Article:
Director: John Frankenheimer
Cast: Talia Shire, Robert Foxworth & Armand Assante
Run time: 102 mins
Release Date: 16th August 2021
Jamie Havlin watches John Frankenheimer’s Prophecy, an environmental horror movie from 1979.
Directed by John Frankenheimer (The Manchurian Candidate & French Connection II) and written by David Seltzer, whose screenplay for The Omen won him many admirers three years previously, studio hopes were high for Prophecy on its release in the summer of 1979.
Its first hour largely concerns environmental issues. These mostly affect the indigenous population, who refer to themselves as O.P.s, or Original People. They’re suffering from a range of heath problems, with a suspiciously high number of their children being born with deformities and many adults behaving as if drunk when not a drop of liquor has passed through their lips. Something is clearly awry and they blame pollution from the nearby paper mill. Their protests are growing.
When several of his lumberjacks go missing, mill owner Bethel Isley points the finger of blame at the O.P.s. He also rubbishes their claims that Katahdin, a Sasquatch-type creature in their folklore, is responsible for the disappearances, ensuring that the land is not desecrated for the sake of greed.
In a clever use of foreshadowing, we’re first introduced to Washington D.C. doctor Robert Verne (Robert Foxworth), in an overcrowded ghetto apartment, where he is treating a child who has been bitten by rats. His interests include social and ecological issues, and he is assigned to file a report for the Environmental Protection Agency on the impact being made by Isley’s paper mill on the area.
Along with wife Maggie (Talia Shire, who played Connie Corleone in all three Godfather films), he sets out to an idyllic part of Maine to investigate the dispute and, hopefully, enjoy some time relaxing far from the city.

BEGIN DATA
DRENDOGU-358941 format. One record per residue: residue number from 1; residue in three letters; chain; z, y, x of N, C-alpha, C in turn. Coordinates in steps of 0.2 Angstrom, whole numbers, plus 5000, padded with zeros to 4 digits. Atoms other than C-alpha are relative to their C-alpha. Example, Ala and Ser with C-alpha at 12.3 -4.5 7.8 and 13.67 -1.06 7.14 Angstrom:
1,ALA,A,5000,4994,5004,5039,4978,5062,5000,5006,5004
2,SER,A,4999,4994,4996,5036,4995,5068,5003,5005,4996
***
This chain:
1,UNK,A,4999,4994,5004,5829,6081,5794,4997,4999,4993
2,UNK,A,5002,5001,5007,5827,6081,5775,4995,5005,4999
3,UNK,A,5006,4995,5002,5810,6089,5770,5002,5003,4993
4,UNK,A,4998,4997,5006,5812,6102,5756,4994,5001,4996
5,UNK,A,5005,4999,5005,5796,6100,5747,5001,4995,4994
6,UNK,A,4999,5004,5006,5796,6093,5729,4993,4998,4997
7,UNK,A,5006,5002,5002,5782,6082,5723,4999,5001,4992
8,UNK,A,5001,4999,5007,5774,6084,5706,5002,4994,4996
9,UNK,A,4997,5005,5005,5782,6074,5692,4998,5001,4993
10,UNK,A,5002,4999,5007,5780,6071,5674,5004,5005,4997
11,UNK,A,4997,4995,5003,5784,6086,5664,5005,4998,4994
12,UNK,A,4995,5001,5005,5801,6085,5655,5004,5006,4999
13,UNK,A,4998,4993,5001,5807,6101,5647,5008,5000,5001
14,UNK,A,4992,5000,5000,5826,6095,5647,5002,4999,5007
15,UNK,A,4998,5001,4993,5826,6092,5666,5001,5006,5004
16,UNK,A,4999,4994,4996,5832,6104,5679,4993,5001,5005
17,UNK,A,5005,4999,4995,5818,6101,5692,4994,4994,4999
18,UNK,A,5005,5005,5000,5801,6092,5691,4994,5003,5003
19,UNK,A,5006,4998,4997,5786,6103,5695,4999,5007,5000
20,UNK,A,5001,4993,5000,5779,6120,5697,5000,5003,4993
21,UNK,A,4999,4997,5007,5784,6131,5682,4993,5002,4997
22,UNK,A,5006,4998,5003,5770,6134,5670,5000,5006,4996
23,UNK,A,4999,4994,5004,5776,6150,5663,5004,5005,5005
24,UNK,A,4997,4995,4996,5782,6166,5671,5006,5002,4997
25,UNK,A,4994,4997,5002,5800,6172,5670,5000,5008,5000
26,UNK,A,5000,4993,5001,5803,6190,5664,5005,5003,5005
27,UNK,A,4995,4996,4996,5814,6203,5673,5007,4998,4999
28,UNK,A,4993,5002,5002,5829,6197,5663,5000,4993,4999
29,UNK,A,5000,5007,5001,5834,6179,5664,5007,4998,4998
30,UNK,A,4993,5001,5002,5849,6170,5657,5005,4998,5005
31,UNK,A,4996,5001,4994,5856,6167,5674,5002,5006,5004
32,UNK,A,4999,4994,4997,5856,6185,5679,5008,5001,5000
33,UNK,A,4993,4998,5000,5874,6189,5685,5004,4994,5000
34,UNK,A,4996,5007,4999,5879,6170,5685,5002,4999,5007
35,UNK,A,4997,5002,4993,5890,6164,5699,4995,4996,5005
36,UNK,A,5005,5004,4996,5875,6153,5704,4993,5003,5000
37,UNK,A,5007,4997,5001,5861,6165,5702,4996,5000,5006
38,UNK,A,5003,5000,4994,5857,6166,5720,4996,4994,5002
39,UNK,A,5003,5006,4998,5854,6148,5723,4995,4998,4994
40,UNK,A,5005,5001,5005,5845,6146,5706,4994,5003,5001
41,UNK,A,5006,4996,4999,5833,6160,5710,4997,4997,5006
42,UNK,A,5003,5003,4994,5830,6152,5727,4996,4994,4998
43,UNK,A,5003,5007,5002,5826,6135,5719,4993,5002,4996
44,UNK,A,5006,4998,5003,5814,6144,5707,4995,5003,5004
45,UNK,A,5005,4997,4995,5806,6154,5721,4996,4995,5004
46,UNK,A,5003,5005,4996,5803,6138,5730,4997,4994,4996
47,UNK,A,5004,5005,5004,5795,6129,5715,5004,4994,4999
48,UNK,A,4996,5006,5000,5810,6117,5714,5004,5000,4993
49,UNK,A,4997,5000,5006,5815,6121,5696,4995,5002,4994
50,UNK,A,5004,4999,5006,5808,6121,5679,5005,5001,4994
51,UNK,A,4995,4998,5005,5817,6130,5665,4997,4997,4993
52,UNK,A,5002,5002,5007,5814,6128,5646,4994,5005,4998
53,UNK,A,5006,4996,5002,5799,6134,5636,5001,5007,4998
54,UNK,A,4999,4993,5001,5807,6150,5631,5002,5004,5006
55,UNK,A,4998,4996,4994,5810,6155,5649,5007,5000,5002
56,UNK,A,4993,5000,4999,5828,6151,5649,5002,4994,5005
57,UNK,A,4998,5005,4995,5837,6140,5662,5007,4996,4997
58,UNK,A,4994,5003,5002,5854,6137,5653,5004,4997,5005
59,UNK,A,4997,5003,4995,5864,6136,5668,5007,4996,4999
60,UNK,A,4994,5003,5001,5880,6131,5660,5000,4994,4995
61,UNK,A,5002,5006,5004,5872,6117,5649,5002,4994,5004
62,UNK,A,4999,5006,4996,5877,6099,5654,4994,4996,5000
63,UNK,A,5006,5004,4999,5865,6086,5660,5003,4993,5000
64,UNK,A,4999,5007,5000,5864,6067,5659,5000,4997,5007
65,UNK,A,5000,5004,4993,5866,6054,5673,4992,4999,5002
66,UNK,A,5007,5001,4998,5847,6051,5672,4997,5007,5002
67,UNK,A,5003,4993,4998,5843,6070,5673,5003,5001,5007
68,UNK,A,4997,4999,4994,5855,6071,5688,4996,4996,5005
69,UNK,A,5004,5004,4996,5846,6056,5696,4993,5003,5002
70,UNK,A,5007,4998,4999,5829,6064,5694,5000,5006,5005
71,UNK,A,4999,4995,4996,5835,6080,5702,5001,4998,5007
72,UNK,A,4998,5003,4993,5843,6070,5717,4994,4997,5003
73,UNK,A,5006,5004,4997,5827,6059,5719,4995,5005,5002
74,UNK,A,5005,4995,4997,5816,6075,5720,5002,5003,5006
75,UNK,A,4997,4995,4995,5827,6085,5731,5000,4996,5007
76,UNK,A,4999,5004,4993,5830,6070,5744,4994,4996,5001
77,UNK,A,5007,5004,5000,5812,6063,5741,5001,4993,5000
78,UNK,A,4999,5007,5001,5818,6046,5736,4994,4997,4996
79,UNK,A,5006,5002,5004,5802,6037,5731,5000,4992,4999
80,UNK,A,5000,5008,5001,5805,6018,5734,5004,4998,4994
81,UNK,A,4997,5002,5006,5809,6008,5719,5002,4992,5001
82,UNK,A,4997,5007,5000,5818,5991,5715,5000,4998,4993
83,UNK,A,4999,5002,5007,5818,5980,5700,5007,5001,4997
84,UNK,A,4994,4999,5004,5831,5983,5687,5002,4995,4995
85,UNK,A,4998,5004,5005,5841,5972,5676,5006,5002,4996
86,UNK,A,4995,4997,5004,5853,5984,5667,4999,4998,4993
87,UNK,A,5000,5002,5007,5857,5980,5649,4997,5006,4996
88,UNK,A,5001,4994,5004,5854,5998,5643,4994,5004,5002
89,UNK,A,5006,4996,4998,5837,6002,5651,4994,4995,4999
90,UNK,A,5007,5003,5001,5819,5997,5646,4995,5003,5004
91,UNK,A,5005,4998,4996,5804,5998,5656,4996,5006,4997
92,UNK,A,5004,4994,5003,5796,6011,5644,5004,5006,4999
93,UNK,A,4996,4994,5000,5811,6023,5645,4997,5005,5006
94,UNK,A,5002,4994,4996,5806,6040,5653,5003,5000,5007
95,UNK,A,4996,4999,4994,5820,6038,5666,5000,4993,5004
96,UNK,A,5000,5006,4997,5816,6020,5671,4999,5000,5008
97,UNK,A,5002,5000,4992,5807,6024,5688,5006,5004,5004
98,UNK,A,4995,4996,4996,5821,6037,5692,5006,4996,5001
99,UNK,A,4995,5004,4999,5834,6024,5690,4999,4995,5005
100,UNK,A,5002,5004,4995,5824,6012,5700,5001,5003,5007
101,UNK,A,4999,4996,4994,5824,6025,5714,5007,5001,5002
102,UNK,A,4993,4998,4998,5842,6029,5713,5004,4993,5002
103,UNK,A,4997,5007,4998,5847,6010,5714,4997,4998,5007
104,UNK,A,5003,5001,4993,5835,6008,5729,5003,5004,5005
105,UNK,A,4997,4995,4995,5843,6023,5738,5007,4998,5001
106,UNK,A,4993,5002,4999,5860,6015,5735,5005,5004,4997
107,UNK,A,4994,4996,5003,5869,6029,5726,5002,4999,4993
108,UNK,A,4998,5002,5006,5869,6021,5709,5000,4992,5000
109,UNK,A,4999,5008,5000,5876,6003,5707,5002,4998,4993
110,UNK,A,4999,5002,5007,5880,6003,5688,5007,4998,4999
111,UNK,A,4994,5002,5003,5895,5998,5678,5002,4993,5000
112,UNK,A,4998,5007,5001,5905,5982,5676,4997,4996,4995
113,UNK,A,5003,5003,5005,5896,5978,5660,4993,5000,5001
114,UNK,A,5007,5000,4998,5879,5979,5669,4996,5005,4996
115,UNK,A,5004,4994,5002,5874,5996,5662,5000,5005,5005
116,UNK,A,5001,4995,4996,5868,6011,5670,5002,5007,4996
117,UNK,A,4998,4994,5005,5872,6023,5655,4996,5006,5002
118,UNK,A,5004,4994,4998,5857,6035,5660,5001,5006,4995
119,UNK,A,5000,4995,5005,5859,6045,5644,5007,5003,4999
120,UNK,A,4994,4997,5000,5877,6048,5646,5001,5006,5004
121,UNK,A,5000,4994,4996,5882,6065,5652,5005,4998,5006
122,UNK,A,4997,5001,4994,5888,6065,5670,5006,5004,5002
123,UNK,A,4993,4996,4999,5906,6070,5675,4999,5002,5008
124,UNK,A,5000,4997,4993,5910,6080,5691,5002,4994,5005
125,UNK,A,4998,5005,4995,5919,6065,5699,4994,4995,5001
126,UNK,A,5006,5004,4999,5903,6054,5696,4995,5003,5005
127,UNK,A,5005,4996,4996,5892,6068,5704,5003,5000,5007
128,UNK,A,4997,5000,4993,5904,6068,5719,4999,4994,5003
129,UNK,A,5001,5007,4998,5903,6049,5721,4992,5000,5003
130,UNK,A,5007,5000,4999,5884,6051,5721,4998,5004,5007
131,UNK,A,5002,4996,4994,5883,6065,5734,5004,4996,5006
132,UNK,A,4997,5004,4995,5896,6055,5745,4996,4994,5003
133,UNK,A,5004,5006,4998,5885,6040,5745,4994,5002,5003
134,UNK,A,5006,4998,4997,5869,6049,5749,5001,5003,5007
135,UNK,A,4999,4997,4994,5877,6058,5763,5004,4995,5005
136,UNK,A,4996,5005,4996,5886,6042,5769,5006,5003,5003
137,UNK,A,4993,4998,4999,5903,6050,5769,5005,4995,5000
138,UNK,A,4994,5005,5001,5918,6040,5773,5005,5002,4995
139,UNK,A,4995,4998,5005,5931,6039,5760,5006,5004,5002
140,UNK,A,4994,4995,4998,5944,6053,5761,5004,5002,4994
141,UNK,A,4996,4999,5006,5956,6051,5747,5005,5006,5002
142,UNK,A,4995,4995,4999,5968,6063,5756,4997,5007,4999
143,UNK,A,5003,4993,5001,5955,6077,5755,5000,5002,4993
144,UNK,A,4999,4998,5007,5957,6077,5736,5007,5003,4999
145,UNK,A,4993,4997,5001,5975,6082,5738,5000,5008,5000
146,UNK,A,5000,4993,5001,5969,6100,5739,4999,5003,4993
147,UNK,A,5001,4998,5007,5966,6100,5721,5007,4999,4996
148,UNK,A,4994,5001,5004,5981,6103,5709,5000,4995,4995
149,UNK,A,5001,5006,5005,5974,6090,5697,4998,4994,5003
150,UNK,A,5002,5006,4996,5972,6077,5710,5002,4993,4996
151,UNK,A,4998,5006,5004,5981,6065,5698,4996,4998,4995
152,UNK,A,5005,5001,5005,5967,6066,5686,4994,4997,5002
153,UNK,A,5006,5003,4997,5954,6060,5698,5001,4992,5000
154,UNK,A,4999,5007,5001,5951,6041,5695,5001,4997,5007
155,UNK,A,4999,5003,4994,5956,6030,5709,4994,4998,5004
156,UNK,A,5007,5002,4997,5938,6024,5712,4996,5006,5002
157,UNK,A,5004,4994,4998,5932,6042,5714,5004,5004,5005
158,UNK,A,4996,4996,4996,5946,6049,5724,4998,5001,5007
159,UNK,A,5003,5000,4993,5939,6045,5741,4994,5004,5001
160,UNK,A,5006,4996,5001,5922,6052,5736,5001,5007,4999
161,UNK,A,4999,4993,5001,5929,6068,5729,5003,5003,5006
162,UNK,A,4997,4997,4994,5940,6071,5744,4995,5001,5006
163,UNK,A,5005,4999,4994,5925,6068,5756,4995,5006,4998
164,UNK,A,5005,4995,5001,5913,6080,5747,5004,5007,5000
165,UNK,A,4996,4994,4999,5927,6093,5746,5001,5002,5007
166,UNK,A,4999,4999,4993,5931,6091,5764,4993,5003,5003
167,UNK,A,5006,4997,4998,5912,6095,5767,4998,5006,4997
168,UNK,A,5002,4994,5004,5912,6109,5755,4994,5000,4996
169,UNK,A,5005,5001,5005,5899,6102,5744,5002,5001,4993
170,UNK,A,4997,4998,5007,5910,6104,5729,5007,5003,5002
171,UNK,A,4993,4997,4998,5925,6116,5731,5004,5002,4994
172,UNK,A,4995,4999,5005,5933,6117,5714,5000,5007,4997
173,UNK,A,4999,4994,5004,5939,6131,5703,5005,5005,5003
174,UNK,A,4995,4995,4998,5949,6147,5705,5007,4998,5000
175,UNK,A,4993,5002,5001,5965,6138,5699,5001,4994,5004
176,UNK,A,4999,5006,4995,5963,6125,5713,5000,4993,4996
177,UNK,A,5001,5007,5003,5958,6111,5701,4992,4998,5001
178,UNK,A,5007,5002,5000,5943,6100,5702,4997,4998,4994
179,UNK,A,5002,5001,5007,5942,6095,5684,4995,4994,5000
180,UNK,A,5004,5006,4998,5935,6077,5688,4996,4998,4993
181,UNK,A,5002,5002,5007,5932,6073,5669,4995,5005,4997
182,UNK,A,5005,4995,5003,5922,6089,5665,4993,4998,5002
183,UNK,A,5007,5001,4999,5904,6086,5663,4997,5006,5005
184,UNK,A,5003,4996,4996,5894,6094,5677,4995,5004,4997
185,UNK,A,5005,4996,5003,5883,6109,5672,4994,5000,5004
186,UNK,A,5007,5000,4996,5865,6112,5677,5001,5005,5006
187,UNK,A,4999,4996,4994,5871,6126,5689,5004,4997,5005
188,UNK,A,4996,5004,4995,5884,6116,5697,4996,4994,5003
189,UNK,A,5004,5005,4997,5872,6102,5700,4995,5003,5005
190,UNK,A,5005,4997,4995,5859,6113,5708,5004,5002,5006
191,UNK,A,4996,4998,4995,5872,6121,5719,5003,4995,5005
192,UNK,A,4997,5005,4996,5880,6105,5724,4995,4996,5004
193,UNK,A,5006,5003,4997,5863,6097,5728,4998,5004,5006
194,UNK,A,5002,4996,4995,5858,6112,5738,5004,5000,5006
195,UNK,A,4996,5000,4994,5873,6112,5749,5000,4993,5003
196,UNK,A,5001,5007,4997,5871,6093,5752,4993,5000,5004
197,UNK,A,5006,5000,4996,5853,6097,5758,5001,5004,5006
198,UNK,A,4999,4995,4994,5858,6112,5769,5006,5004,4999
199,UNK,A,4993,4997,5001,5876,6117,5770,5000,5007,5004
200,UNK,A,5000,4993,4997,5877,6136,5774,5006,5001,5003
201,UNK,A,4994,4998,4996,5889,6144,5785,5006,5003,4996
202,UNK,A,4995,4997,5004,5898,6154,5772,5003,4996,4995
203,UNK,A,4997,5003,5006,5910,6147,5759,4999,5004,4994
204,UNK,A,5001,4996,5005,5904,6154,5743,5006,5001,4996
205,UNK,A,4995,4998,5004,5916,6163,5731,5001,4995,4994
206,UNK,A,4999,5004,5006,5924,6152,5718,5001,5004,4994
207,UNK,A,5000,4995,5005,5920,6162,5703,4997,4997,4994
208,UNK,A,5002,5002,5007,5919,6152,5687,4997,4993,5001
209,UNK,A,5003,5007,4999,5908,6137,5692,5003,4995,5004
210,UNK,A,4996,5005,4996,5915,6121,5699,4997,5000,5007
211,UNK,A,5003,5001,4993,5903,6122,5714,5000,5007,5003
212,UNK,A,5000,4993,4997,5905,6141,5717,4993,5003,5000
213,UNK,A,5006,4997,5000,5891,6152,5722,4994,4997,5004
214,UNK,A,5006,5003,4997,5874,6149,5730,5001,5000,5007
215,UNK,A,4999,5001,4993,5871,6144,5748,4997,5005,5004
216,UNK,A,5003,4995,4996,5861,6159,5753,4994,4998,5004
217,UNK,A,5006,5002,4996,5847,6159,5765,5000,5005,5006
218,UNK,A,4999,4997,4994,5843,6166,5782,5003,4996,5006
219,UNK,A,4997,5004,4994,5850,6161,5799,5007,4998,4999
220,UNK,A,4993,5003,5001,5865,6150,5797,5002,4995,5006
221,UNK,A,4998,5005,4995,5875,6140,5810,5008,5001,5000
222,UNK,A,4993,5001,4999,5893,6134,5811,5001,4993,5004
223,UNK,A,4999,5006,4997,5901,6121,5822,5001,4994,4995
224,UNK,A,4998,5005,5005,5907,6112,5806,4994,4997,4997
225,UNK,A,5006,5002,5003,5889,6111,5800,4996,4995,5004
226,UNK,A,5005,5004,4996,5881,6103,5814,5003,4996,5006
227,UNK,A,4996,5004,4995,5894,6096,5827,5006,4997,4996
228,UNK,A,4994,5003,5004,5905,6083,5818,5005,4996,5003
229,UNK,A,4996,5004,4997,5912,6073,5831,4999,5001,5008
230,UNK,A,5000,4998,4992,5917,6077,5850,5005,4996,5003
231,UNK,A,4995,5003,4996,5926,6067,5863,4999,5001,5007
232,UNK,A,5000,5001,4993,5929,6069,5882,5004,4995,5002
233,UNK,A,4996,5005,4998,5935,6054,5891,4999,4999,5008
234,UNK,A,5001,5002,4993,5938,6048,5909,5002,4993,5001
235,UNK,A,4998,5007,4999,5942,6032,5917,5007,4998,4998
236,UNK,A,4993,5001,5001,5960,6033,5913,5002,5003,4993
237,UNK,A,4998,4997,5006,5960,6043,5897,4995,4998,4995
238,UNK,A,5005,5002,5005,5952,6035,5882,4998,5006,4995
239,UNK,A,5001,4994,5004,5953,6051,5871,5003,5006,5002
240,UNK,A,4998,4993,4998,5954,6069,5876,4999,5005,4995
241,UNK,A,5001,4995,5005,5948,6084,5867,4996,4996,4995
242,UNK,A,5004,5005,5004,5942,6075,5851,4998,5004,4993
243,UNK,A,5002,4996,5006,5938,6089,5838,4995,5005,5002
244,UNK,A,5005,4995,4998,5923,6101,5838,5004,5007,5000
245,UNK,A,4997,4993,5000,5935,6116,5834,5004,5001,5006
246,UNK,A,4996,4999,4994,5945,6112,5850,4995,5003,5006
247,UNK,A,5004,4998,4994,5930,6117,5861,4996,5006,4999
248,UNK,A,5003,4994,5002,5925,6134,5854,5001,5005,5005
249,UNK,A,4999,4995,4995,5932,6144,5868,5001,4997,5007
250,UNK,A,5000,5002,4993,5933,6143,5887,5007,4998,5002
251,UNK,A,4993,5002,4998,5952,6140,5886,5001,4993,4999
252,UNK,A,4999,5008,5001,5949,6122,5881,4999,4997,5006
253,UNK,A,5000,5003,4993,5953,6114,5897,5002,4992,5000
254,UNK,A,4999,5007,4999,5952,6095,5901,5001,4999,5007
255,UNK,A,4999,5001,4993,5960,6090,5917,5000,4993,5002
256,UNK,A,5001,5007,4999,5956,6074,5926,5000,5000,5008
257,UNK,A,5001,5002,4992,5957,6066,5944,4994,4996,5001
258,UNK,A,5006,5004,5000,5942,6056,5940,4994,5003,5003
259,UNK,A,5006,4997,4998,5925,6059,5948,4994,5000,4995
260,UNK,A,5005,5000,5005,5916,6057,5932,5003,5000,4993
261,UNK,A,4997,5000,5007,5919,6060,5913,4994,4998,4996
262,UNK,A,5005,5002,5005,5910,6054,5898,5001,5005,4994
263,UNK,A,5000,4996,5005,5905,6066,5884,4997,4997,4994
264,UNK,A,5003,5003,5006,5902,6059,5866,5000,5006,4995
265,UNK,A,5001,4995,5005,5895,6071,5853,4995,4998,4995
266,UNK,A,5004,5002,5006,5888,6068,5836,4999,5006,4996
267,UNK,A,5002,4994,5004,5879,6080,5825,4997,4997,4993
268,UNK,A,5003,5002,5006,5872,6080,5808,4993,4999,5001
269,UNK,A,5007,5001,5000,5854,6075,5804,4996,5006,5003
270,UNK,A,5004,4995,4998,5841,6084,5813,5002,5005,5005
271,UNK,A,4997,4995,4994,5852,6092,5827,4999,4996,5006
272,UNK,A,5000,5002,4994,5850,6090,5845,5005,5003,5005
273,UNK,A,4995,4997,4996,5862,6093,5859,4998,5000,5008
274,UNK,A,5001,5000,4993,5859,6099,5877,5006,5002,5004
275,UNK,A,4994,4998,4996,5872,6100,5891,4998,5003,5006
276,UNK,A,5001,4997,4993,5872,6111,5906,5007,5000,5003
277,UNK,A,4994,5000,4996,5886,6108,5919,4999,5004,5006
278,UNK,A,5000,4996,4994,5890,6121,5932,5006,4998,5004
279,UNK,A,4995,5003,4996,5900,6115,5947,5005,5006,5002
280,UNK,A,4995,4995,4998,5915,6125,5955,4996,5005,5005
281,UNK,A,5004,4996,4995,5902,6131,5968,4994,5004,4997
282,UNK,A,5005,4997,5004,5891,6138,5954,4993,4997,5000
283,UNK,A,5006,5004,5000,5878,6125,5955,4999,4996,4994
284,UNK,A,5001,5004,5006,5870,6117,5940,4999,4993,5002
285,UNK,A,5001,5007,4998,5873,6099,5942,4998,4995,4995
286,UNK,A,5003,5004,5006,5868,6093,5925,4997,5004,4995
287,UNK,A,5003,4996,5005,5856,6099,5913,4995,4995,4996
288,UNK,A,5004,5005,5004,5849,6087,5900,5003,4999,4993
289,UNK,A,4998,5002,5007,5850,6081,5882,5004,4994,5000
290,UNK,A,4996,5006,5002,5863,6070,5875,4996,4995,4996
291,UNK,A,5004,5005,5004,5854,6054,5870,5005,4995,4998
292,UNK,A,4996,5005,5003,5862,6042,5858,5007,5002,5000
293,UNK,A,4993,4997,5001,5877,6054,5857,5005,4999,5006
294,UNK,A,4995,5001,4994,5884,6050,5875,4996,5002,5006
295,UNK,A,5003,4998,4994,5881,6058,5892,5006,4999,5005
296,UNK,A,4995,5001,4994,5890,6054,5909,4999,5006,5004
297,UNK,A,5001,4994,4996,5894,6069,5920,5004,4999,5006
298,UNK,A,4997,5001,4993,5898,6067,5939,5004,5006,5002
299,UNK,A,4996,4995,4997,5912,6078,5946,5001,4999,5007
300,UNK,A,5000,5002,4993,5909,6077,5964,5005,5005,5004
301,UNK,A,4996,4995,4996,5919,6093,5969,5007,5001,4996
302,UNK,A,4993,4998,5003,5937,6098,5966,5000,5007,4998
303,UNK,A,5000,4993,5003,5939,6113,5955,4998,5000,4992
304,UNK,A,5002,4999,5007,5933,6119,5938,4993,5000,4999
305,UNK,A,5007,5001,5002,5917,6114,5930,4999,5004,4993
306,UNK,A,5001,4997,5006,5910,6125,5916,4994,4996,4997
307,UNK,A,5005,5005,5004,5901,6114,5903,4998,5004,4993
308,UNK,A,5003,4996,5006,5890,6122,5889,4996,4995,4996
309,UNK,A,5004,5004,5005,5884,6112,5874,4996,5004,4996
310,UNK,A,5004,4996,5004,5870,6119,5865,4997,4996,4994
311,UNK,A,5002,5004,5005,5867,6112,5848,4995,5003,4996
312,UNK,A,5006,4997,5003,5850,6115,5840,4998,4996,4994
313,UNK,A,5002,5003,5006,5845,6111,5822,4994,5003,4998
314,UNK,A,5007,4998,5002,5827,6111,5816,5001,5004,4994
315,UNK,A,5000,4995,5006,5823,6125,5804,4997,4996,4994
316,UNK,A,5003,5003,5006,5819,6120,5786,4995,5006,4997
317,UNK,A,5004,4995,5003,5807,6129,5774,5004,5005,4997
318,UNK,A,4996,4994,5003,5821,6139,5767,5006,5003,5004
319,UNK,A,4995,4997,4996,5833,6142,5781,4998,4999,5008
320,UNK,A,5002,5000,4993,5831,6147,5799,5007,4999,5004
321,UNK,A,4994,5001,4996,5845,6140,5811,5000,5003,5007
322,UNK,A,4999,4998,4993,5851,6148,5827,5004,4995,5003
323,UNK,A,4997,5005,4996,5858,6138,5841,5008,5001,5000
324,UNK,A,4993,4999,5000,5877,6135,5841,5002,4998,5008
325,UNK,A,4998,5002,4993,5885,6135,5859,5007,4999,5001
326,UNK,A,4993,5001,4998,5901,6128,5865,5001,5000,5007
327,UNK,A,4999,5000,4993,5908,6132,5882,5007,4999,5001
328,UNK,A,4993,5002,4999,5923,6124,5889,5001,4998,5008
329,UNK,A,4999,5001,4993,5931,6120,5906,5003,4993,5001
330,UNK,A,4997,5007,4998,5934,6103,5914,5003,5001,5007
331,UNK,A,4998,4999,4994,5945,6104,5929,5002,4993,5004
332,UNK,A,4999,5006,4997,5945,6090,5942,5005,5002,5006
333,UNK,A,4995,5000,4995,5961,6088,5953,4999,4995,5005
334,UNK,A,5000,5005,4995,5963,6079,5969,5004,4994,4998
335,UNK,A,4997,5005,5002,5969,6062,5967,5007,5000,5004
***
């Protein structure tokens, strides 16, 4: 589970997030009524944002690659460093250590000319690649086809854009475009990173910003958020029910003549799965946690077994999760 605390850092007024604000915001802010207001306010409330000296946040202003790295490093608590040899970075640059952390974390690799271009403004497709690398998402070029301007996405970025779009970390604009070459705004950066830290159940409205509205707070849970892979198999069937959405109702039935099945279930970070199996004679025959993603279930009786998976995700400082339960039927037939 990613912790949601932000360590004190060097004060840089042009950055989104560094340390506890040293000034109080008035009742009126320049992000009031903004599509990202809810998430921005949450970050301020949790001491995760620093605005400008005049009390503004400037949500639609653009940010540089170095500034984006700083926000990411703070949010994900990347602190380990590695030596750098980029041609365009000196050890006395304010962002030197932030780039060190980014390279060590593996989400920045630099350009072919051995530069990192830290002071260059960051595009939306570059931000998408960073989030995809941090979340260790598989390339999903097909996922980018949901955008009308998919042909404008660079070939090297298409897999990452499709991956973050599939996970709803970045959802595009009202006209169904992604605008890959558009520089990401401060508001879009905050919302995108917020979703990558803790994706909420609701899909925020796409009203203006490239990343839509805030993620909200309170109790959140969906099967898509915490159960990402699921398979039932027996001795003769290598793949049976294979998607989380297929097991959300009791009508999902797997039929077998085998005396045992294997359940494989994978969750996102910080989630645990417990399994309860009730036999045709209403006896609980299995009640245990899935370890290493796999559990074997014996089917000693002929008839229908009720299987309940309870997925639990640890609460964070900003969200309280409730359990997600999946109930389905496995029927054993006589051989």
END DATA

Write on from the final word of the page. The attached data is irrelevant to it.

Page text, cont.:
On a fishing break, he spots a salmon that looks freakishly big and then a giant tadpole. A vicious racoon enters the cabin where Maggie and Robert are staying and attacks them. It isn’t going to be easy to get rid of that stench any time soon. Clearly, something is wrong with the local wildlife with mutations taking place, but he ain’t seen nuthin’ yet.
The tests he carries out prove that methylmercury has contaminated the local river and lake. His findings terrify Maggie. She is pregnant, though she hasn’t yet told her husband, who believes it’s selfish to bring a child into what he views as a rotten world. And she has eaten some toxic fish caught locally.
Part of the eco-horror cycle of the 1970s, it would be hard to doubt the sincerity of screenwriter David Seltzer’s message, even though many of the environmental concerns are dropped once the horror element comes into play. Like Jaws, Prophecy takes its time before introducing us to the deadly creature, which will soon dominate the action, as it goes on a highly destructive all-night rampage.
The movie performed well at the box office, but critics weren’t so keen. It had the misfortune to be released within weeks of Ridley Scott’s masterpiece, Alien. Comparisons between the two monsters were made and a bear with partly flayed skin put together at the last minute was never going to compete with the nightmarish visions of H. R. Giger.
The very final scene makes it clear that the idea of a sequel must surely have been discussed, but Prophecy II was never commissioned. Stephen King is a big fan of the movie and Quentin Tarantino has a soft spot for it too. Despite some flaws – like the schlocky attack on a family of campers – it’s easy to see why.
Always highly watchable, John Frankenheimer demonstrates his directorial mastery in one scene, where a group of stranded characters sit silent in a subterranean tunnel as they hide from the monster. The tension is – no pun intended – almost unbearable. Little touches, like the reflection of fire in an elder native’s glasses, are visually memorable and he gets effective performances from the entire cast, with Talia Shire and Richard Dysart both in particularly fine form.
The indigenous tribe are treated sympathetically, although contemporary critics might point out that of the actors playing the three main native characters, one is an American of Italian and Irish descent, one was a native and another partly native. By the Hollywood standards of the 1970s, though, this was decent representation.
Sadly, over forty years after its release, the message of the movie remains relevant, with pollution in industrial wastewater still a problem around the world.
Extras include a limited edition O-Card slipcase, featuring new artwork by Darren Wheeling [2000 copies]; a new feature-length audio commentary by Richard Harland Smith and another by film writers Lee Gambin & Emma Westwood; new interviews and a collector’s booklet.
For more on the film click here.
All words by Jamie Havlin. More writing by Jamie can be found at his Louder Than War author’s archive.